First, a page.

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How to justify text

Hi, with the code below, can I justify (spread) the text in the first div so the "onl" sticks to the lonely "y" (I do NOT mean right-justify)

I tried
width:380px; text-align:justify; text-justify:newspaper;

but that did not do anything


<html>
<head>
<style>
 div {font-family: arial; position: absolute;}
</style>
</head>
<body>

<div style="font-size: 15.96px; top: 433.164px; left: 541.08px;">Industrial Property, paragraphs 1 to 4 shall apply onl</div>
<div style="font-size: 15.96px; top: 433.164px; left: 913.08px;">y</div>
<div style="font-size: 15.96px; top: 451.644px; left: 541.08px;">in so far as that State, according to a notification pub-</div>

</body>
</html>
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Michel Plungjan
Asked:
Michel Plungjan
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1 Solution
 
JamesCsslCommented:
I believe that your problem may be that you have each line in its own div.  As far as I can tell, text-align: justify; will not stretch out the final line of a block of text.
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cg_medistoxCommented:
JamesCssl is quite correct, you would not put text that you want to affect into different DIV's. I dont see any logical reason why you would either.

If you need to start new lines with content then just use <br />

DIV's are known to be inline, in that they will start a new line each time you reference one, there are certain rules you can apply inside of DIV's to override this rule but from what i can see you are over complicating a very simple task.
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Michel PlungjanIT ExpertAuthor Commented:
Of course there is a VERY good reason for this. I am not complicating a task, I am trying to make a VERY complicated task work. The text is not generated by me and is not split by hand...

A div is not needed - a span will do, or some other tag, that can be absolutely positioned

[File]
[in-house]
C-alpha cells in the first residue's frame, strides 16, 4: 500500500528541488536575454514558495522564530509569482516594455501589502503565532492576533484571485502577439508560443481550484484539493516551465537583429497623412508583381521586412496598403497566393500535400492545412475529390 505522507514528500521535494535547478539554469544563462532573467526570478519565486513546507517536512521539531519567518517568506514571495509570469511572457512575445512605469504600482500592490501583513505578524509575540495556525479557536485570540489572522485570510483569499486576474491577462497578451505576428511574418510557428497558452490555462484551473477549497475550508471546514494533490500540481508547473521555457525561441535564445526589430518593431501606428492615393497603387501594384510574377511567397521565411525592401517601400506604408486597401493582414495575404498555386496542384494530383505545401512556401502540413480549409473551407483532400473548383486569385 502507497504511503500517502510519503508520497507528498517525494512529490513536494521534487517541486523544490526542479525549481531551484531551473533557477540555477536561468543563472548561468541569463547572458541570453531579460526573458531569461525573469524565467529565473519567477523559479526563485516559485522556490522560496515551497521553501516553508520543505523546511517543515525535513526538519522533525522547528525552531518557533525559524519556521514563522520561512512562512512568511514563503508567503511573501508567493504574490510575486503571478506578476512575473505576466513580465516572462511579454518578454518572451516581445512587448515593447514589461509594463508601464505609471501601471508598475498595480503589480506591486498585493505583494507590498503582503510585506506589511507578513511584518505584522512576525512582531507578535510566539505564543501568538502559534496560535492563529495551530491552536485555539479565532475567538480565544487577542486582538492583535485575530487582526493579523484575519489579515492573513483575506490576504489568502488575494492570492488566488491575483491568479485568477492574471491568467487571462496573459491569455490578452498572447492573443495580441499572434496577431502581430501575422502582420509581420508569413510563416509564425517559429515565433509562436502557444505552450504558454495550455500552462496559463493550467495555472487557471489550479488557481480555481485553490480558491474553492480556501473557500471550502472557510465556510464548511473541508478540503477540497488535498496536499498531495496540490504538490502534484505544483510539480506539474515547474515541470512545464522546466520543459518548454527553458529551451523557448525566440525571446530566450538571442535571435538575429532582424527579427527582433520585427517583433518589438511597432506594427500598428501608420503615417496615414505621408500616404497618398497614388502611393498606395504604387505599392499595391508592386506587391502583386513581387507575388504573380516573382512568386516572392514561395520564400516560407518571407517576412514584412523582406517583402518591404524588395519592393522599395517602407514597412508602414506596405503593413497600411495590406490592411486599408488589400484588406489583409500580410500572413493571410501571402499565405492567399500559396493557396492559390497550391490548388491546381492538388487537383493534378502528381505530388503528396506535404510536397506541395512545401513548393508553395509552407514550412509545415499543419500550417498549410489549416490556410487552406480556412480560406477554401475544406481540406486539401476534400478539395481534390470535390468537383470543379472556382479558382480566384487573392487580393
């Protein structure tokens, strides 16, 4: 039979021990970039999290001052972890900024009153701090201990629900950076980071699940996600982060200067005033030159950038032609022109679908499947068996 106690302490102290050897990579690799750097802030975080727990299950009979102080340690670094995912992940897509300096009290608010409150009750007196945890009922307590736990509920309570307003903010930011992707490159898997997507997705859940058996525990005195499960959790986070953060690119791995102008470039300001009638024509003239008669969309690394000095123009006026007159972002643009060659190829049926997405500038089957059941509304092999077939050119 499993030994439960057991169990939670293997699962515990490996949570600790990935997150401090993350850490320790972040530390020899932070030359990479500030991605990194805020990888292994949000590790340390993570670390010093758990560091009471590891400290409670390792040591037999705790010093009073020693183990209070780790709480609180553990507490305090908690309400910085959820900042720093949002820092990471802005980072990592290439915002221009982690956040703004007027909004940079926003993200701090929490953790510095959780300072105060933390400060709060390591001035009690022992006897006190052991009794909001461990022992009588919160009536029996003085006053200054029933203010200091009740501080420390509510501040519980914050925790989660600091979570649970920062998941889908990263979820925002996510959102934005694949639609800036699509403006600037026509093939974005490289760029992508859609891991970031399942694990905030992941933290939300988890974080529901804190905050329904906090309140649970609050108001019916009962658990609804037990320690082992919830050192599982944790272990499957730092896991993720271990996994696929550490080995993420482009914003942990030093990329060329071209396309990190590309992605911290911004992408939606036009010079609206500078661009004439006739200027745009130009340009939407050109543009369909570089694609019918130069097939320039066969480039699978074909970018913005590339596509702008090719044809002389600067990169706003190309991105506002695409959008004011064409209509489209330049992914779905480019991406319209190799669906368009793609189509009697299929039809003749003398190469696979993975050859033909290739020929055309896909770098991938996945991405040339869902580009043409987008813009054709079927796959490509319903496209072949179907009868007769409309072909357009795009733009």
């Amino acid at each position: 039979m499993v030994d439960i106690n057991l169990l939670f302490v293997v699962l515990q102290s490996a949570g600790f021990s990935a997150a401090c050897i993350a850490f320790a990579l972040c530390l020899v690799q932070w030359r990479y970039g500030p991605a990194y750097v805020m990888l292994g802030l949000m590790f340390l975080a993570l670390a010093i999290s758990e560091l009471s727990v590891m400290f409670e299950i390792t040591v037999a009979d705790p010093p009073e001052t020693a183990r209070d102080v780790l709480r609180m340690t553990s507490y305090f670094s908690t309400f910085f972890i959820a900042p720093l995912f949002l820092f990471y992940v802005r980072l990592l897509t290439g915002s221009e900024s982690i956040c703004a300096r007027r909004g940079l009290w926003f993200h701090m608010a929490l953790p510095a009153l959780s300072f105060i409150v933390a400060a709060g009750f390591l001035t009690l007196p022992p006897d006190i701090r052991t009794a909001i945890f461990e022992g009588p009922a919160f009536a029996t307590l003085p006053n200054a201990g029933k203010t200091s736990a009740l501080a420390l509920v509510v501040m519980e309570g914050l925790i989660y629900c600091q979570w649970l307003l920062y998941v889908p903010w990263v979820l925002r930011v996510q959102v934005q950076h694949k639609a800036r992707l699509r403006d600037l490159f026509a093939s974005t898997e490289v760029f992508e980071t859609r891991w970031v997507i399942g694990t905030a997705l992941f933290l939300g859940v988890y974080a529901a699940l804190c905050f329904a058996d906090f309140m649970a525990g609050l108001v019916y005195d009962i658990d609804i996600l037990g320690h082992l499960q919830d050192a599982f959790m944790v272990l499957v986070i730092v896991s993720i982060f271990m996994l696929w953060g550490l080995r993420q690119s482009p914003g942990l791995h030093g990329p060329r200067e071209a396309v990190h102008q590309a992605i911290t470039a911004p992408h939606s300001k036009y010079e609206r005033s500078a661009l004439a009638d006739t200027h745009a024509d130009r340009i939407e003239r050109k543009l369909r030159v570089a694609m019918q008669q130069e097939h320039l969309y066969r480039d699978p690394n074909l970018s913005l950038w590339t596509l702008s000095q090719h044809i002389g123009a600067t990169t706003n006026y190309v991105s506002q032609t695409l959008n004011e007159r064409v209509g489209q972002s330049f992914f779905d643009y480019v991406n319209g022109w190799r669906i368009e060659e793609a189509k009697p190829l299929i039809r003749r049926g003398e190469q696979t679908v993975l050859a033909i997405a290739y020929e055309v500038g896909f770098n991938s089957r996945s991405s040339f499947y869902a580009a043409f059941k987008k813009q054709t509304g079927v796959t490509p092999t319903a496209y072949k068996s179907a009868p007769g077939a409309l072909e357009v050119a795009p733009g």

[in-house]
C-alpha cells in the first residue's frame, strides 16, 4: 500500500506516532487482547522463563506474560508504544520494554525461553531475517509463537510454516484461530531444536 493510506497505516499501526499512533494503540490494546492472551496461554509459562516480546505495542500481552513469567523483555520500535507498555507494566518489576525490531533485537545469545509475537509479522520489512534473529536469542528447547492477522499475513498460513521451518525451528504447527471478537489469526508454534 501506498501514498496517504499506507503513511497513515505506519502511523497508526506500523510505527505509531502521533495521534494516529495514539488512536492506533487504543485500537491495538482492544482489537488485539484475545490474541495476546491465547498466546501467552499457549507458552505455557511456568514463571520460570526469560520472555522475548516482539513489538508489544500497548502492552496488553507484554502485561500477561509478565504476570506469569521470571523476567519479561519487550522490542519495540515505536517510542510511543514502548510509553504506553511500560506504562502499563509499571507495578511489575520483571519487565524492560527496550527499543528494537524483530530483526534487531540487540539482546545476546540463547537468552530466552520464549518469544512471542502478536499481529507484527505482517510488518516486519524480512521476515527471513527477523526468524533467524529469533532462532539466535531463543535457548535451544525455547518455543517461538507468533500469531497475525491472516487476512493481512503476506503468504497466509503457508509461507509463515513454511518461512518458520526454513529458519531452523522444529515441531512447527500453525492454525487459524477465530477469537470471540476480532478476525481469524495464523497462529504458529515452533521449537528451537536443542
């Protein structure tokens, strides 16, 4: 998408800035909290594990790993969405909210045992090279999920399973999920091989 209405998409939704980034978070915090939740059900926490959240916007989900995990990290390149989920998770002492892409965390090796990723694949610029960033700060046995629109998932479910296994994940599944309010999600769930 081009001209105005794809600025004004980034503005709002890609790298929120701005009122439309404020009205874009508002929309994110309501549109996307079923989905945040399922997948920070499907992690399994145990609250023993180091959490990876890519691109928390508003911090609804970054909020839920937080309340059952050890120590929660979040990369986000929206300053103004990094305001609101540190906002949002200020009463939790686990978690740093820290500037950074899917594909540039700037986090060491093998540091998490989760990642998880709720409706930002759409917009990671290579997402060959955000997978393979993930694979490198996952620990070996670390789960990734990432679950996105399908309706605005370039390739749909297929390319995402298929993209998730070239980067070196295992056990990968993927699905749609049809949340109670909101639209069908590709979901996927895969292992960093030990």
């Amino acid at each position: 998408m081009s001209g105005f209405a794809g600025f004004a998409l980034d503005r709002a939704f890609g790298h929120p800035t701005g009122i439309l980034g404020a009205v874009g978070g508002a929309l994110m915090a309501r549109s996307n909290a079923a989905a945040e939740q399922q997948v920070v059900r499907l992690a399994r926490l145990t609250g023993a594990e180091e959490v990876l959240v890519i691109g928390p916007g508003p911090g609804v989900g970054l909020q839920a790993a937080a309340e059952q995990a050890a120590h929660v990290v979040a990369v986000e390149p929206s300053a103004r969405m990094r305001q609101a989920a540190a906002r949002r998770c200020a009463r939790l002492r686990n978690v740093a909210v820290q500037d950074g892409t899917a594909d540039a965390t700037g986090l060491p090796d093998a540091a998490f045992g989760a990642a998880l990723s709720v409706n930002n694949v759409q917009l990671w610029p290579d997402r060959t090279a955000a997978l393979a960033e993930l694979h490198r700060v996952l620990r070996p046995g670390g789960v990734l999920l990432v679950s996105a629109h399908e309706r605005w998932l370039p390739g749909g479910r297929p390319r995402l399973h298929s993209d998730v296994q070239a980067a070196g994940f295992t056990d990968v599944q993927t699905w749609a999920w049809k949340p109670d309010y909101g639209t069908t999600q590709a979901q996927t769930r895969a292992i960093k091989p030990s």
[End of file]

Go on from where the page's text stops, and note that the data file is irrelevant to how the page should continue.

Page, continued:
What is the idea behind text-justify - does it work or not?

If I add width:380px; to this div, I can make the DIV align to the "y" but not get the text IN the div to spread
<div style="font-size: 15.96px; top: 433.164px; left: 541.08px; width:380px;">Industrial Property, paragraphs 1 to 4 shall apply onl</div>


Thanks

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JamesCsslCommented:
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SyntheticsCommented:
cg_medistox:
divs are block by default, spans are inline. just a bit of confusion there!

mplungjan:
as mentioned already, text will only ever "justify" on a line if it can't fit all of the words on that line. in that case the word that doesn't fit wraps to the next line and the words that did are stretched out (with either letter-spacing, word-spacing or both, I don't know what each browser does) to fill the line. You could manually set the letter-spacing and word-spacing to fit it correctly... but you'd need to do it for every time you want something like this, which I gather isn't an option
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Michel PlungjanIT ExpertAuthor Commented:
You are correct. Letter or word spacing is not allowed.

I assumed justify also meant spread out to FILL a container/line if a certain width by using some clever algorithm like they do in Word with right and left justify columns...
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SyntheticsCommented:
Even in Word it only justifies when you fill the line
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Michel PlungjanIT ExpertAuthor Commented:
No.

If you ask for straight margins, the text will spread to fill out each line
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SyntheticsCommented:
that's not the same as justify ;-)

a currently restricted but future solution has been given (by JamesCssl); and I suspect the only possible solution you might find for your problem is via javascript or some such.

until CSS3 is fully implemented by the browsers of a large percentage of your expected visitors, I suggest you find a different tactic (i.e. don't use the silly program splitting everything into unnecessary divs)

:-)
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Michel PlungjanIT ExpertAuthor Commented:
Hehe... yeah. If I could I would
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JamesCsslCommented:
I just tested -- the method I linked to above does work in Internet Explorer, but not in Firefox or Opera.
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cg_medistoxCommented:
Synthetics, thanks for the clarification

My bad
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Michel PlungjanIT ExpertAuthor Commented:
Thanks for the working solution for IE.
It is acceptable.
Now we wait for FF :)
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